The Medium

The Medium (2021)

The Medium first published by

“You might have watched too much TV,” Nim (Sawanee Utoomma) tells an unseen film crew. What we are watching purports to be footage that this crew has shot making their documentary Shaman Bloodline – and Nim is their focus because, although she is an ordinary-seeming seamstress in a small town in Thailand’s northeastern region of Isan, she is also the latest in a long line of female shamans to have been possessed by local goddess Ba Yan, after her older sister Noi (Sirani Yankittikan) rejected the goddess and turned to Christianity. The film crew are half-expecting Nim to gurn or gesticulate wildly as a mark of the divinity within her – but the down-to-earth Nim is keen to normalise her special communion with the goddess, and to emphasise the difference between the conventional iconography of possession (as mediated in films and television), and its more banal reality. Nim is just a hard-working woman who, on the side, helps people with their spiritual problems.

Noi’s daughter Mink (Narilya Gulmongkolpech) is a young, secularised adult who works in a job centre, and does not really believe in the shamanism that has taken over the lives of so many women in her family. At one point she even shows the documentary crew how easy it is to play-act being possessed (in a sort of rehearsal for what is to come). Like her mother, Mink has turned her back on the family tradition, and she regards shamanism as, well, a sham. Yet as Mink’s behaviours start to become strange, even alarming, Nim at first suspects that her niece is showing signs of ‘Shaman Fever’, and that Ba Yan may be about to jump from her body to Mink’s – and then, as Mink becomes violent and dangerous, Nim starts to wonder if something else might have entered her, from the male side of the family with its own more harrowing local history.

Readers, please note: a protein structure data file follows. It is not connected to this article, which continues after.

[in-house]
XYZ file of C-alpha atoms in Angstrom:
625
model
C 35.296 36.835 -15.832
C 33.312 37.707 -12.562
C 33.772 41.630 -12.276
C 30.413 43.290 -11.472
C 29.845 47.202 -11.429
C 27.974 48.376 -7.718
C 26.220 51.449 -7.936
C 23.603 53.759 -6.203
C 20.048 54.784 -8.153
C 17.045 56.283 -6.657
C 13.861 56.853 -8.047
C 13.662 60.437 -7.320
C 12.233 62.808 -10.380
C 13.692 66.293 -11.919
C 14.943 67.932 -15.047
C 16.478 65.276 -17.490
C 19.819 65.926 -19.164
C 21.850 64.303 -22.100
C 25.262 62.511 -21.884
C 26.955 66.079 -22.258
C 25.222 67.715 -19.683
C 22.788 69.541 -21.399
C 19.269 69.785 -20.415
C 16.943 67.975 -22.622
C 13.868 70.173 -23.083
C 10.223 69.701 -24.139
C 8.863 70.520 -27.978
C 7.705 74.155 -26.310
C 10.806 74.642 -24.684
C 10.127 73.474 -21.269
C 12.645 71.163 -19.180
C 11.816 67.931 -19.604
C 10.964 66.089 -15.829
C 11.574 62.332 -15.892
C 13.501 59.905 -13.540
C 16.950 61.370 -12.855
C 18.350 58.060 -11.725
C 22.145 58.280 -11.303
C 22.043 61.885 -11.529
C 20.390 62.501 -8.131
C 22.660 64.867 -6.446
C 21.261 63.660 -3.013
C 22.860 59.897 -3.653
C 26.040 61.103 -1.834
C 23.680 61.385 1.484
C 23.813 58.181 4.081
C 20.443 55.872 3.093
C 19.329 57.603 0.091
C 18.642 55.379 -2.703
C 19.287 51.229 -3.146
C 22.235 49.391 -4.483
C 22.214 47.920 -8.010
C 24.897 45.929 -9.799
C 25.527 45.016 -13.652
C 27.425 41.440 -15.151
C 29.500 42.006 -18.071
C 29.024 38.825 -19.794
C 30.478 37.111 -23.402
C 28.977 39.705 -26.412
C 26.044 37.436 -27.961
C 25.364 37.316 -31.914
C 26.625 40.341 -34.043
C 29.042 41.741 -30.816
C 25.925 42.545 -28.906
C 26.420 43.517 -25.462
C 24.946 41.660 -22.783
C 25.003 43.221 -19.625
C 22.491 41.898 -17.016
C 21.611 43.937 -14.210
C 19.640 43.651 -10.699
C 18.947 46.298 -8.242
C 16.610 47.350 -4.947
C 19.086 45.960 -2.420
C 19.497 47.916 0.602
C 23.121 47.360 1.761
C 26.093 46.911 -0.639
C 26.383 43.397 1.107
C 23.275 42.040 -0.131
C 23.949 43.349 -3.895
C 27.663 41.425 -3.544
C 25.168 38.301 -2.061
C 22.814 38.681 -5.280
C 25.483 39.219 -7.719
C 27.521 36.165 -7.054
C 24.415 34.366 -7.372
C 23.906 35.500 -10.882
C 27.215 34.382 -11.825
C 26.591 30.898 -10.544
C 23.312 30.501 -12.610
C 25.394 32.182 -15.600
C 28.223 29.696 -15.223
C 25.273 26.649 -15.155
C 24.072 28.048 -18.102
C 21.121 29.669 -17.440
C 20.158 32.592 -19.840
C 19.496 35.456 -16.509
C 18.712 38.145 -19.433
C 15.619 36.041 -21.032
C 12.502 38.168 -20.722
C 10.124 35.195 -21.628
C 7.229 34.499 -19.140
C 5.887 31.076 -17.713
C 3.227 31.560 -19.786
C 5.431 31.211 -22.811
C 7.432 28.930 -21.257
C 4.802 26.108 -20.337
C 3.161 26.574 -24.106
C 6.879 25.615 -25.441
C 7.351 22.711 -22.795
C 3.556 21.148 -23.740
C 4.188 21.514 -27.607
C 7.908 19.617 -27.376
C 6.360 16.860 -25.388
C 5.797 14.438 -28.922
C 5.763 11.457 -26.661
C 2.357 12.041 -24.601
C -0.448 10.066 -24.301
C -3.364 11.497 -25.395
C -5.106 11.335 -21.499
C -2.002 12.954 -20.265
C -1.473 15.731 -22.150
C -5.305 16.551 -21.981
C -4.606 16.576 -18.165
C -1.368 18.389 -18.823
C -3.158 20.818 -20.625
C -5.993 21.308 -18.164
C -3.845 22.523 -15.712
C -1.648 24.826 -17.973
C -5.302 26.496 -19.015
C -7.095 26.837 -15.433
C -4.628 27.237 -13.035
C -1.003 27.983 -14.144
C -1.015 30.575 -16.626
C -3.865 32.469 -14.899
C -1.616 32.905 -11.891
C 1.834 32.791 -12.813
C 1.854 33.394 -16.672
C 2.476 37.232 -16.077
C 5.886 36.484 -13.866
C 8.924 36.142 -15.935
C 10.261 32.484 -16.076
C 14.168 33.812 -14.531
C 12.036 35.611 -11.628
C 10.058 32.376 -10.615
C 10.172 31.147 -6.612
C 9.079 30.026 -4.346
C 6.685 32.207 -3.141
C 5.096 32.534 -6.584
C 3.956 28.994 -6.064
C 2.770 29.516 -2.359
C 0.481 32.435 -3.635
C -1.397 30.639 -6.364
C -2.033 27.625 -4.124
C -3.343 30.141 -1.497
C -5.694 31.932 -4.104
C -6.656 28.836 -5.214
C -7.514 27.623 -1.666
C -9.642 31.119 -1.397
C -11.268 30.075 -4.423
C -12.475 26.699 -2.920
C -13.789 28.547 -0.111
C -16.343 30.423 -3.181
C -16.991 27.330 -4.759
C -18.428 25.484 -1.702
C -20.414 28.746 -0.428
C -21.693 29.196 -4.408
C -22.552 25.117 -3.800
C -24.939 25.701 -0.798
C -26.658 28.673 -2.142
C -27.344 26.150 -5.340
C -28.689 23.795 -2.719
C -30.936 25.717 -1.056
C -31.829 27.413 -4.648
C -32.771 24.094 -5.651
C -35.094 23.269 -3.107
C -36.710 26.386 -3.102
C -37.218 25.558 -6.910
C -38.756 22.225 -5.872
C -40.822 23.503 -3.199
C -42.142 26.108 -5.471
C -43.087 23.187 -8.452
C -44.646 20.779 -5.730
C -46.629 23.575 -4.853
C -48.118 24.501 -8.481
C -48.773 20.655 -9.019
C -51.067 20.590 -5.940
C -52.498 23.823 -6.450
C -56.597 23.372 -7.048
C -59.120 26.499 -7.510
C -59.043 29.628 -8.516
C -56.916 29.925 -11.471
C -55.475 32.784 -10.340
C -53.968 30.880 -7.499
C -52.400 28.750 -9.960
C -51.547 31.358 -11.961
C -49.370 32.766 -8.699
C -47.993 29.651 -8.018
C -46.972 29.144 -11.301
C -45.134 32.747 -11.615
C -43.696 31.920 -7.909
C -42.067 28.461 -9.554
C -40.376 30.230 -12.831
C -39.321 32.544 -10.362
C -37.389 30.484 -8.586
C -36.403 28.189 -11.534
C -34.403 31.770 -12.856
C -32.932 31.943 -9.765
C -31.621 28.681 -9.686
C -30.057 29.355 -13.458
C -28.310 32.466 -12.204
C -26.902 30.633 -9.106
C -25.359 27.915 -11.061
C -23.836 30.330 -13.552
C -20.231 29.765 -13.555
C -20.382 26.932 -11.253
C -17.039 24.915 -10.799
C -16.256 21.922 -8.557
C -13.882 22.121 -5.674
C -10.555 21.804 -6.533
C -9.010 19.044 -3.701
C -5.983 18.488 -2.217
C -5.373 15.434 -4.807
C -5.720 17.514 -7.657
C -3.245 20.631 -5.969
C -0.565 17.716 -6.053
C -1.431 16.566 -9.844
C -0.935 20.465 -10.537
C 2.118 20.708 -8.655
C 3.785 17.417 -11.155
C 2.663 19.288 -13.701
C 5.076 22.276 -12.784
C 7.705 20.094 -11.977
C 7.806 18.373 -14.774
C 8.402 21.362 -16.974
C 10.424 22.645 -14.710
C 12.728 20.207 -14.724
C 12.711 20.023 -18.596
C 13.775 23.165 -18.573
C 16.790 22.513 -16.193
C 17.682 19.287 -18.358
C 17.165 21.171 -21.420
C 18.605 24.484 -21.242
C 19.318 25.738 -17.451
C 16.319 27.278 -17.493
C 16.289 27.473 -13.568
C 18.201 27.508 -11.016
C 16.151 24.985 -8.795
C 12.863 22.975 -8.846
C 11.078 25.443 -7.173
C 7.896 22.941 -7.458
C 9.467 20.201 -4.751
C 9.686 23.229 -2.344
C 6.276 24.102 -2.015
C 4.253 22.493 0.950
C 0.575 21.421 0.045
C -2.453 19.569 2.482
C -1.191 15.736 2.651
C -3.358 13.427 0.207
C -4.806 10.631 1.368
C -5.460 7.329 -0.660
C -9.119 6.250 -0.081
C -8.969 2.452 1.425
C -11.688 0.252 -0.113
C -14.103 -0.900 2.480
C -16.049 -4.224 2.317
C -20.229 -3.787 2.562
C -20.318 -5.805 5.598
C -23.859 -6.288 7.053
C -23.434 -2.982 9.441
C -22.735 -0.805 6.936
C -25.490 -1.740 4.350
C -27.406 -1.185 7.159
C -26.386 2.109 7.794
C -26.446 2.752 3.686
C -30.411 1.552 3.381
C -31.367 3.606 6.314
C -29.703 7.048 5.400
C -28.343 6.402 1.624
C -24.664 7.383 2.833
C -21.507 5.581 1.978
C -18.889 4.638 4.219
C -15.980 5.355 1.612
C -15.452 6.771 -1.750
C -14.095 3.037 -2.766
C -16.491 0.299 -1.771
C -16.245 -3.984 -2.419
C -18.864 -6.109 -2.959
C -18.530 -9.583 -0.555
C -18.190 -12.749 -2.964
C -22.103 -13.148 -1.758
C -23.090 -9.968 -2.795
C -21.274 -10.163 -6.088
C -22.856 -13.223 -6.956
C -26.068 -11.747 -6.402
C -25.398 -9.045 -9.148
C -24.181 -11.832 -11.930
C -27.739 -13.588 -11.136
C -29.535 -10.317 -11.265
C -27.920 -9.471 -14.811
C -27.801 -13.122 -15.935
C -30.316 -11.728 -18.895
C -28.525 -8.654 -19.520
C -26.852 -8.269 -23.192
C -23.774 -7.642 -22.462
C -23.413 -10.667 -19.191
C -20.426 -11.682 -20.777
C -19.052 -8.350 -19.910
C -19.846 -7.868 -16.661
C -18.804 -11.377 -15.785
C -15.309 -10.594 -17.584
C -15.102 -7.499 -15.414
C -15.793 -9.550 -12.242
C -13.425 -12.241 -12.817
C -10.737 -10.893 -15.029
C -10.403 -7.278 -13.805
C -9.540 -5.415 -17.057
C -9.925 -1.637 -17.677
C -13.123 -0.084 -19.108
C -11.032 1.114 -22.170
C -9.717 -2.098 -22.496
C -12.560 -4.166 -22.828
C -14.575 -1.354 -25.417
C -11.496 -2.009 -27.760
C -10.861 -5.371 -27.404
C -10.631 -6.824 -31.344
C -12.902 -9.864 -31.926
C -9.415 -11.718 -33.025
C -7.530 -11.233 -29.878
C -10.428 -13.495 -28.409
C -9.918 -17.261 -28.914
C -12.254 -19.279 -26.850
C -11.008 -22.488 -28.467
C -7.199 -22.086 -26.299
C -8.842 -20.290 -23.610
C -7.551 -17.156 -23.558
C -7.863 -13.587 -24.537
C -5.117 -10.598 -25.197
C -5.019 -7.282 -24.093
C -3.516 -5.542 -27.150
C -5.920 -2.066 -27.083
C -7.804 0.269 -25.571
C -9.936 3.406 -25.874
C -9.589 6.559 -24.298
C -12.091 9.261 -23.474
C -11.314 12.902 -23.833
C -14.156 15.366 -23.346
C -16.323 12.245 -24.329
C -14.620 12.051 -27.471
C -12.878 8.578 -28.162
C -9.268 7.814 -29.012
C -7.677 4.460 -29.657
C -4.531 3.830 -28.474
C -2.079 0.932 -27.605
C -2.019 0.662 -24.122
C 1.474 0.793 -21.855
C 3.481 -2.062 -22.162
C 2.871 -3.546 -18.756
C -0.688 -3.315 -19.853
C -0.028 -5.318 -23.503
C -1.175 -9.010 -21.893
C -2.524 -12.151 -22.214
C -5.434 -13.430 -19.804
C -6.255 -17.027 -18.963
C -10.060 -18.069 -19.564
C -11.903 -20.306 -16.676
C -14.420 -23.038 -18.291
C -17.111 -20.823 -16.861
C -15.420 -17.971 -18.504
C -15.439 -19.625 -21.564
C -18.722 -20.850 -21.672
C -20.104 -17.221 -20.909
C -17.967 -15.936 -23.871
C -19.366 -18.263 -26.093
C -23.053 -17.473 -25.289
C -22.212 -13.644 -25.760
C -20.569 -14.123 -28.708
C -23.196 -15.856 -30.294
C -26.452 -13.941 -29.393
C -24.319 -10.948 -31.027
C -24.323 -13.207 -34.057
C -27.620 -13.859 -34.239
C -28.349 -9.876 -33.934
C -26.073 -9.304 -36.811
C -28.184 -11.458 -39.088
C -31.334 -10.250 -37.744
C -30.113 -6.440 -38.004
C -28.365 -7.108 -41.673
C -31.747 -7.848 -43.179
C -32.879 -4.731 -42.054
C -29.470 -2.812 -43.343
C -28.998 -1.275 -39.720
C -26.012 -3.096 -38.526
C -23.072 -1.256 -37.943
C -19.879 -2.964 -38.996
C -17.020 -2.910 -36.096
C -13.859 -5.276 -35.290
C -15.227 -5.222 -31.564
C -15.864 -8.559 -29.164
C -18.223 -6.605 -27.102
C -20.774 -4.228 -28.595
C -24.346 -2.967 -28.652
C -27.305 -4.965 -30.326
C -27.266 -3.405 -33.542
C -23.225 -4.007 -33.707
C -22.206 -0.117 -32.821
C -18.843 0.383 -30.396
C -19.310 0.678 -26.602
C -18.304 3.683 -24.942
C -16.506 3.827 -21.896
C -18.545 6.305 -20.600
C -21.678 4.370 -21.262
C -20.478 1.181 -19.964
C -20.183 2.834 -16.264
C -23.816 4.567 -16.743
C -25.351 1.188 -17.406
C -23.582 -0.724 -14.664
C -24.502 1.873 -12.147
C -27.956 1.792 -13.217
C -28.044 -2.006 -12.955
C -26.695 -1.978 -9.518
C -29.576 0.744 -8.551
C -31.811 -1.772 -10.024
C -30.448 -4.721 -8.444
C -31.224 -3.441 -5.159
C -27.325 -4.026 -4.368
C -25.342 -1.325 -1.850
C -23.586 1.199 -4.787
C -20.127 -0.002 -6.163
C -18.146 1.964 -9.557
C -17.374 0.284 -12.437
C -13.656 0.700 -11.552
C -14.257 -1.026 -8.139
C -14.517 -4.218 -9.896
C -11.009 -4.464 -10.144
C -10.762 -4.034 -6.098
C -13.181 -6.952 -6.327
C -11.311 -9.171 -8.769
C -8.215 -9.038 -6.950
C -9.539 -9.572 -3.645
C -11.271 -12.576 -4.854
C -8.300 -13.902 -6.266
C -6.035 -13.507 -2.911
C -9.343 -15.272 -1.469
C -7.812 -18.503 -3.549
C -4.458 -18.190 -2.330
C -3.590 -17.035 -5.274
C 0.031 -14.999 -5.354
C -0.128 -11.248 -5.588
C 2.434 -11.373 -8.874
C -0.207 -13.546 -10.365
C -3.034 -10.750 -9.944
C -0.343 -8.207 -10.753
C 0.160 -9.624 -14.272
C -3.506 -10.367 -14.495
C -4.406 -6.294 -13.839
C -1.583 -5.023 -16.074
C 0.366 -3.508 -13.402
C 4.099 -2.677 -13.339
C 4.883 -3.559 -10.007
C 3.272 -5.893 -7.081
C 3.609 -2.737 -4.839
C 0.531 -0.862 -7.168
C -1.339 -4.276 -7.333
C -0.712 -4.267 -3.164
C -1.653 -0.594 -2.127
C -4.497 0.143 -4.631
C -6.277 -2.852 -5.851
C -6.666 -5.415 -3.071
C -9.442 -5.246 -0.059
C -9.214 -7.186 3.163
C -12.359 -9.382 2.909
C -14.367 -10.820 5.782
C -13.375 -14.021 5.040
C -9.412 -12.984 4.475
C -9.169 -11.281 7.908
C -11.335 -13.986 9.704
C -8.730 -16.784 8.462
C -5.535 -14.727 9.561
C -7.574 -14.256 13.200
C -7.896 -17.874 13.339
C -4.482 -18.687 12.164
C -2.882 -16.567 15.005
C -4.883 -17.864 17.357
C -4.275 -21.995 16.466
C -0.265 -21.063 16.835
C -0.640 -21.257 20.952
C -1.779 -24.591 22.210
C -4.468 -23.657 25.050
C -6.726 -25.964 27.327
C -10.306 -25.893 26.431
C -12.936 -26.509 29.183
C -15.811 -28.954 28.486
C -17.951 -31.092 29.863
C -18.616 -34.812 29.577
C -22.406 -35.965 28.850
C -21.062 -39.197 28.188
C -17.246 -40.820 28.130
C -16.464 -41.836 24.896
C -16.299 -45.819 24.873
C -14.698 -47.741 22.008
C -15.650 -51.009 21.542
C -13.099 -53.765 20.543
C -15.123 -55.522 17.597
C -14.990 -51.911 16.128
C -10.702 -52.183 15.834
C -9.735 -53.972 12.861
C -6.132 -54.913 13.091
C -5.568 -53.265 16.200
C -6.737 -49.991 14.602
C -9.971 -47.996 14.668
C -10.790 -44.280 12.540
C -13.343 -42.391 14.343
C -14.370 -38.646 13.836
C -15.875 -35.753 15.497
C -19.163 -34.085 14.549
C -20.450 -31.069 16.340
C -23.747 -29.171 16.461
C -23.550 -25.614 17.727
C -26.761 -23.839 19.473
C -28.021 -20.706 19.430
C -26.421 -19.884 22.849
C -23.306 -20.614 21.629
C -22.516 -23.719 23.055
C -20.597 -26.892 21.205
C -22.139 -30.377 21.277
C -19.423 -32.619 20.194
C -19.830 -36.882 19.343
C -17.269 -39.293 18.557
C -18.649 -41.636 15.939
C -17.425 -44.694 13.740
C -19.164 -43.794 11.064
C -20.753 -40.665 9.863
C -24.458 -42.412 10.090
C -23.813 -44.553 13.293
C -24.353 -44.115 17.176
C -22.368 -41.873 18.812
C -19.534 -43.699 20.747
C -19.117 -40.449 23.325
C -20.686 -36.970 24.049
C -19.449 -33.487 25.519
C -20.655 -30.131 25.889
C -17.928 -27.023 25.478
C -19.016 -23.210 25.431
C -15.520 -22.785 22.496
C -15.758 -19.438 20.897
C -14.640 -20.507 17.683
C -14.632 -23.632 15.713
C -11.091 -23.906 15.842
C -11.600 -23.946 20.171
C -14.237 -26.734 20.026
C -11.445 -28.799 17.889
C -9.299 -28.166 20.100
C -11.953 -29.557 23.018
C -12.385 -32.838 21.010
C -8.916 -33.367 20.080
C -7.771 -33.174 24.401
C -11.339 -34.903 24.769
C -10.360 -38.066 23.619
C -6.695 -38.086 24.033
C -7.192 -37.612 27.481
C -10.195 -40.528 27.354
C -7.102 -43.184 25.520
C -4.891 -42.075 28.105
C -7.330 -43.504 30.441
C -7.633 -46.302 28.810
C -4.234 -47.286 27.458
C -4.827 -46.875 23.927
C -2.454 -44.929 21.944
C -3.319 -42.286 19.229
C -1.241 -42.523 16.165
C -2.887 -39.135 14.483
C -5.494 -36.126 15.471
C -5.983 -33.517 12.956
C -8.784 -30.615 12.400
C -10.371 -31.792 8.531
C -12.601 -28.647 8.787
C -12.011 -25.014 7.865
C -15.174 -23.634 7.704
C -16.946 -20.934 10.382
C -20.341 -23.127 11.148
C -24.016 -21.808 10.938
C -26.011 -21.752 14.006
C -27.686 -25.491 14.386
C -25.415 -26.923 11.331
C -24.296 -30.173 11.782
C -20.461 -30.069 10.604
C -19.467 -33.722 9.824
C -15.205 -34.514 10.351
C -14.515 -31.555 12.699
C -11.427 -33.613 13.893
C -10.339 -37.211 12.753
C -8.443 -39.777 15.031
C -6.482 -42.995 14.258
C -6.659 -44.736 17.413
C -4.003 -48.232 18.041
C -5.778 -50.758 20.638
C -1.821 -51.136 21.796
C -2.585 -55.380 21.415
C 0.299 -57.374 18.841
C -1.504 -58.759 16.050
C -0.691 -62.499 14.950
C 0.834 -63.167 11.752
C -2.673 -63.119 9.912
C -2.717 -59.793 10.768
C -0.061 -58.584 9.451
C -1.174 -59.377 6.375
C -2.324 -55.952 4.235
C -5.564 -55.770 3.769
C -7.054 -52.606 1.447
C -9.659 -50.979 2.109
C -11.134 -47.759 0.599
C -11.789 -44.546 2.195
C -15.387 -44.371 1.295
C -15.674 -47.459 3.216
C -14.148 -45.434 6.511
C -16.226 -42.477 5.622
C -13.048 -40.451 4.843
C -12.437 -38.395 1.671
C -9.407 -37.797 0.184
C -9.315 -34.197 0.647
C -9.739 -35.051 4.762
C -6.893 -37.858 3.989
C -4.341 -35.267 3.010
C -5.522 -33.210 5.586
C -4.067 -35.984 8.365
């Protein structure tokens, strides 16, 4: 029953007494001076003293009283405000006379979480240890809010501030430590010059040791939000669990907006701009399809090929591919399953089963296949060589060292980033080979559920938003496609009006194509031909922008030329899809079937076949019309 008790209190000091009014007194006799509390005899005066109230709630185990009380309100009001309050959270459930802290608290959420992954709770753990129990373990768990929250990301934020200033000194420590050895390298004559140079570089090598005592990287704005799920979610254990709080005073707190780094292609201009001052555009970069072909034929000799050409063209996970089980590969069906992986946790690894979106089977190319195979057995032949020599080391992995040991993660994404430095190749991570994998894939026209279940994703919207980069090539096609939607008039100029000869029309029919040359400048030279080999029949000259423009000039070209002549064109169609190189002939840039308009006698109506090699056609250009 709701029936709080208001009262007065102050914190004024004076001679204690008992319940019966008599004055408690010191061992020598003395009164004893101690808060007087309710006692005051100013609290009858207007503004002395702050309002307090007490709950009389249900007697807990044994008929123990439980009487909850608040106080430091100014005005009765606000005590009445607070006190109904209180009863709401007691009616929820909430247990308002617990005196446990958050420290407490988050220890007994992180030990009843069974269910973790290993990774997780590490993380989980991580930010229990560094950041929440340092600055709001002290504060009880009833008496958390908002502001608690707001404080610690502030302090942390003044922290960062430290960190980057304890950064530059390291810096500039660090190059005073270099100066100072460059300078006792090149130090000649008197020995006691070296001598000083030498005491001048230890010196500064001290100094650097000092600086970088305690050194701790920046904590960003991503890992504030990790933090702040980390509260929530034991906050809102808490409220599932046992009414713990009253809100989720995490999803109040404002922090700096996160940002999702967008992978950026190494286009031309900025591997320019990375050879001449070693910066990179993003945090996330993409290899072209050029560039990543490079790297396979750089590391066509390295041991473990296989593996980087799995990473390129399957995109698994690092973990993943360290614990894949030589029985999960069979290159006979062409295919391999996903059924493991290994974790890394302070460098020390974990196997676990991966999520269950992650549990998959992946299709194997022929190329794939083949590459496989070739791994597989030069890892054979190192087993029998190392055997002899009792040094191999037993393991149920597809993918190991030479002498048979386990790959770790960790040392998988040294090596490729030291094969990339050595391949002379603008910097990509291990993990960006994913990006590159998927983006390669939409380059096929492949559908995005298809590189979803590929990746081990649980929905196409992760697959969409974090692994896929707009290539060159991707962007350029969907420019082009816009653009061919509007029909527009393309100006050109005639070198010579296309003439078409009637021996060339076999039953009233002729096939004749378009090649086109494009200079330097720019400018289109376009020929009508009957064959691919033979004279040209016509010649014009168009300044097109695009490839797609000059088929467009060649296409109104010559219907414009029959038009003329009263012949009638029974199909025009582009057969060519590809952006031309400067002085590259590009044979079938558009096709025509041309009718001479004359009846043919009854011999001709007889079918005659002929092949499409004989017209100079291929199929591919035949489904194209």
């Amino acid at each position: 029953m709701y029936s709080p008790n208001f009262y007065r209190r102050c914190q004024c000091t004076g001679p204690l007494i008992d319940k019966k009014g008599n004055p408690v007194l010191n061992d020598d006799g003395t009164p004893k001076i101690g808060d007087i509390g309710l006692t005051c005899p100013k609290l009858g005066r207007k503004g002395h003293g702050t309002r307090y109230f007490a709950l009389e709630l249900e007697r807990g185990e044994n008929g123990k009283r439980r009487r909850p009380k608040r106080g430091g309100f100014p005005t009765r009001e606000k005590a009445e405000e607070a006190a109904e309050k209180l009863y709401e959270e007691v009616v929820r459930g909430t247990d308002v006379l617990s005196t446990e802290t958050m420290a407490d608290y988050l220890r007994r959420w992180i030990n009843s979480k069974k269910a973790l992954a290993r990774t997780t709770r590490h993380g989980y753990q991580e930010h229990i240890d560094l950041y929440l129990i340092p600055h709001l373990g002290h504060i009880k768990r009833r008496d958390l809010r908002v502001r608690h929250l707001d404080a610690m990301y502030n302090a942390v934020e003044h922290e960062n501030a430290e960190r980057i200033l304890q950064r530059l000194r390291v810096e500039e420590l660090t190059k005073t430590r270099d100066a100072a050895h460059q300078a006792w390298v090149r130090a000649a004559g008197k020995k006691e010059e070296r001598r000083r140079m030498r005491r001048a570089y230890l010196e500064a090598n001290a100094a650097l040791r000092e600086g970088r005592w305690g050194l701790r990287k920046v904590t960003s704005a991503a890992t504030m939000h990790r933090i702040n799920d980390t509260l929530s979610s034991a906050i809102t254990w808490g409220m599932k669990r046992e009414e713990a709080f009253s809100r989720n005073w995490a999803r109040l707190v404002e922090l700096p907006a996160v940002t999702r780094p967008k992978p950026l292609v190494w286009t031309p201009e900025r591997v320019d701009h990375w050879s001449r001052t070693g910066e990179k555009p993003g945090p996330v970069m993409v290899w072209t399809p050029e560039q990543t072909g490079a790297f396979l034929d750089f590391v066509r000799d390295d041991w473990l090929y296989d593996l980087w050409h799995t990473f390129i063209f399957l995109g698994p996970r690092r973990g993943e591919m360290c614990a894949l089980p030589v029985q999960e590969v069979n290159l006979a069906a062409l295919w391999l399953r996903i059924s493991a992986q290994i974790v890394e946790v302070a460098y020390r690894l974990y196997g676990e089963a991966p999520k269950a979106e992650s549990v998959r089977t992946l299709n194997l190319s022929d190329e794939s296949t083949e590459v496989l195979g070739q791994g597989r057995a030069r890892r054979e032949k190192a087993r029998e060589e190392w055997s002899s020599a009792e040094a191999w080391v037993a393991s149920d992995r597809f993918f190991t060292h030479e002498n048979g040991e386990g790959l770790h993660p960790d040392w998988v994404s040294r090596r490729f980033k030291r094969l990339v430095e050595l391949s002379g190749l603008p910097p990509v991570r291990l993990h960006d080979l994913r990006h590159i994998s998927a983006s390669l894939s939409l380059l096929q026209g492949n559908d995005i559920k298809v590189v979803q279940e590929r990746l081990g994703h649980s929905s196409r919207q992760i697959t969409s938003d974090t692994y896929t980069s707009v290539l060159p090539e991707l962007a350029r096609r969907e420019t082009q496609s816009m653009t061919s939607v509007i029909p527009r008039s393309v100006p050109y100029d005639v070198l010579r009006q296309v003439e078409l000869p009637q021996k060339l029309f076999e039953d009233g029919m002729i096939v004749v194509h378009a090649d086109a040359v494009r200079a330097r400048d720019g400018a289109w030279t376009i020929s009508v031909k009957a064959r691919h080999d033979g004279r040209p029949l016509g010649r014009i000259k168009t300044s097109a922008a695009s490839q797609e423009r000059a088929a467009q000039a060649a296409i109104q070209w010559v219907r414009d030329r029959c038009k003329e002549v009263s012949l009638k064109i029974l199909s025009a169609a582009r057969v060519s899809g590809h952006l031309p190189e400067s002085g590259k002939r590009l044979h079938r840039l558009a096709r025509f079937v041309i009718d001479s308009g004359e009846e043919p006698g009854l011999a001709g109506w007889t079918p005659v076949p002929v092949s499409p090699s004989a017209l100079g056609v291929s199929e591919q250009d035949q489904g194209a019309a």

Co-writing with Na Hong-jin (The Wailing, 2016), director Banjong Pisanthanakun (Shutter, 2004) has crafted an uncanny, increasingly jolting horror from the contradictions both in a community, and in the film’s own ‘mockumentary’ form. The Medium may start as a naturalistic ethnographic study of an area where Buddhism, Christianity, and pagan animism are made awkwardly to coexist, and may feature characters who keep expressly mocking the silliness of the way in which possession is presented within the horror genre, but by the end it will fully embrace all these horror clichés, while carefully relocating, reformulating and recontextualising them into something both ancient and jarringly new. The diegetic nature of all the visual material – amalgamated from the documentary crew’s multiple cameras as well as from workplace CCTVs and on-road dashcam – primes the knowing viewer to expect a genre-bound simulacrum of reality (of the ‘found footage‘ variety). For here, fly-on-the-wall realism collides with the supernatural, truth meets lies (several characters engage in deceit), and possession itself is shown to be a kind of fictive performance whose participants (both the possessed and their would-be exorcists) take on the sometimes frightening rôles of others as part of a staged ritual (not unlike the process of horror filmmaking).

With vindictive spirits gradually tearing this family – and any bystanders – apart, this at first slow-burning cultural study eventually devolves into pure pandemonium. Yet in a film so concerned with the traffic between tall tales and true, somehow, despite the massacre at the film’s end, someone has managed to collate and edit all this footage, adding informative intertitles and significant flashbacks, as though to keep reminding us that, after all, what we have been watching is only a movie – indeed a horror movie which has taken possession of the documentary form. The medium, you see, is part of this film’s unsettling message about faith, scepticism and the willing suspension of disbelief. The result is a paradox: for while The Medium foregrounds its own awareness of the artificiality, even the absurdity, of horror tropes, it still manages in the end to deliver them with terrifying conviction.

Strap: Banjong Pisanthanakun’s horror mockumentary puts the sham in shamanism, while shaking our conflicting beliefs and making the medium the message.

Anton Bitel